State employment and unemployment, September 2011
October 28, 2011
Over the year—from September 2010 to September 2011—28 states experienced statistically significant changes in employment, 27 of which were increases. The largest increase occurred in California (+250,700), followed by Texas (+248,500), New York (+98,100), and Florida (+93,500). The only state with an over-the-year statistically significant decrease in employment was Delaware (−6,100).
The largest over-the-year percentage increase in employment occurred in North Dakota (+5.3 percent), followed by Utah and Wyoming (+3.0 percent each). The largest over-the-year percentage decrease in employment occurred in Delaware (−1.5 percent).
Nevada continued to report the highest unemployment rate among the states, 13.4 percent in September. California posted the next highest rate, 11.9 percent. North Dakota registered the lowest jobless rate, 3.5 percent, followed by Nebraska, 4.2 percent.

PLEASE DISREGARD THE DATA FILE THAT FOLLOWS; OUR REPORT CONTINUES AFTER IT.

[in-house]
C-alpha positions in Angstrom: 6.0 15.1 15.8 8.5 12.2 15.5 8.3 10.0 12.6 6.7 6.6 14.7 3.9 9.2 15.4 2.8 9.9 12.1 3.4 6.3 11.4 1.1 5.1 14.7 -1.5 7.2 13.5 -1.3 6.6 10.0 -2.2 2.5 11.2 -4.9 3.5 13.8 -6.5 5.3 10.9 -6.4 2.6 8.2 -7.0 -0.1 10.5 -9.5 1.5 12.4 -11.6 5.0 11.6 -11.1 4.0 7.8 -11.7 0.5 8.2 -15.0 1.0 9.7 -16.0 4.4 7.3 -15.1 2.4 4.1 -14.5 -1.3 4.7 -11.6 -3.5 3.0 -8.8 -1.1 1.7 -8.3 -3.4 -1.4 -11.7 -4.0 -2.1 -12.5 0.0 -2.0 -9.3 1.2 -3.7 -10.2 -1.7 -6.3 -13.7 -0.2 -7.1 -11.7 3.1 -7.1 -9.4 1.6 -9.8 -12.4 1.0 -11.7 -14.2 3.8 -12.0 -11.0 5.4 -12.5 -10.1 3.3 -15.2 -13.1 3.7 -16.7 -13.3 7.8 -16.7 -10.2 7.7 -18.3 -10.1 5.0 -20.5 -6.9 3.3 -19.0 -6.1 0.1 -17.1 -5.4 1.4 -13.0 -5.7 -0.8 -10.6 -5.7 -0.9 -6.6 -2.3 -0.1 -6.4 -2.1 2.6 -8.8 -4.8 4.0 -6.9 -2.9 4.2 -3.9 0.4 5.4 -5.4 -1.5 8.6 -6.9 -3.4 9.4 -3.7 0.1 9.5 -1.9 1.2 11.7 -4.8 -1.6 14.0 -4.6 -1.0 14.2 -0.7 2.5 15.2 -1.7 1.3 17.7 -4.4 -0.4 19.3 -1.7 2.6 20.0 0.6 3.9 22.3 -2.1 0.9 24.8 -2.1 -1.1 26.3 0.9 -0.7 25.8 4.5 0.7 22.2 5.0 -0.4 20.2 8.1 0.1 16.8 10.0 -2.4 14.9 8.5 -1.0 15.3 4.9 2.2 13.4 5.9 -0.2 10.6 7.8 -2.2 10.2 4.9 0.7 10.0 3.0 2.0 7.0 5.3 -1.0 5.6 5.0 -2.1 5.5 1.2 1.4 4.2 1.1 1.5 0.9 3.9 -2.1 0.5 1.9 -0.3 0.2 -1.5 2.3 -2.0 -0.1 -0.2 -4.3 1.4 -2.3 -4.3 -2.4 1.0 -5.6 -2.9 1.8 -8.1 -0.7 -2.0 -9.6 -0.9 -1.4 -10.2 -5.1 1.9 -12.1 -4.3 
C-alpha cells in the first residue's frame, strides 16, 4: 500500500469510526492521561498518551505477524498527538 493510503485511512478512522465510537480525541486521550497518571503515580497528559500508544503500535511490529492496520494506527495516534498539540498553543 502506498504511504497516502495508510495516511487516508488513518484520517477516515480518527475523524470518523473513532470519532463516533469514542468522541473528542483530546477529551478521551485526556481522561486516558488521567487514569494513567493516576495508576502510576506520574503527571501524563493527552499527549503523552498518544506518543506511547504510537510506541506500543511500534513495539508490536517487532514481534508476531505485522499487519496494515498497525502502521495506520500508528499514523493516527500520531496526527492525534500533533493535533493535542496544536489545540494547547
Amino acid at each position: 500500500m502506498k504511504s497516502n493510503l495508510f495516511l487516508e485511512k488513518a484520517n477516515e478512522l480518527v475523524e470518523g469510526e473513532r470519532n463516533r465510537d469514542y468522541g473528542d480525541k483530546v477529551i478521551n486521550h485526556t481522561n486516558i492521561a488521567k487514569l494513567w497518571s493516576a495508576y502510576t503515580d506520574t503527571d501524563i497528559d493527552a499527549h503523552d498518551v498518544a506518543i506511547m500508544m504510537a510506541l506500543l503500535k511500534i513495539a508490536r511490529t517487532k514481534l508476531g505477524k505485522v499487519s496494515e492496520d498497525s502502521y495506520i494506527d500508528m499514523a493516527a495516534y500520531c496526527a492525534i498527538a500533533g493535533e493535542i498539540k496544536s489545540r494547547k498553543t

In total, 26 states reported jobless rates significantly lower than the U.S. figure of 9.1 percent, 10 states and the District of Columbia had measurably higher rates, and 14 states had rates that were not appreciably different from that of the nation.
These data are from the Current Employment Statistics (State and Metro Area) and Local Area Unemployment Statistics programs. Data for the most recent month are preliminary and subject to revision. To learn more, see "Regional and State Employment and Unemployment — September 2011" (HTML) (PDF), news release USDL-11-1503.
Bureau of Labor Statistics, U.S. Department of Labor, The Economics Daily, State employment and unemployment, September 2011 on the Internet at http://www.bls.gov/opub/ted/2011/ted_20111028.htm (visited July 31, 2015).
Recent editions of Spotlight on Statistics
New estimates of personal taxes in Consumer Expenditure Survey
In 2013, the Consumer Expenditure Survey improved its personal tax data.
Trends in long-term unemployment
Long-term unemployment reached historically high levels following the recession of 2007–2009.
Housing: before, during, and after the Great Recession
looks at consumer expenditures on household items, employment in residential construction, prices for household items, and injuries in occupations involved in building and maintaining our homes.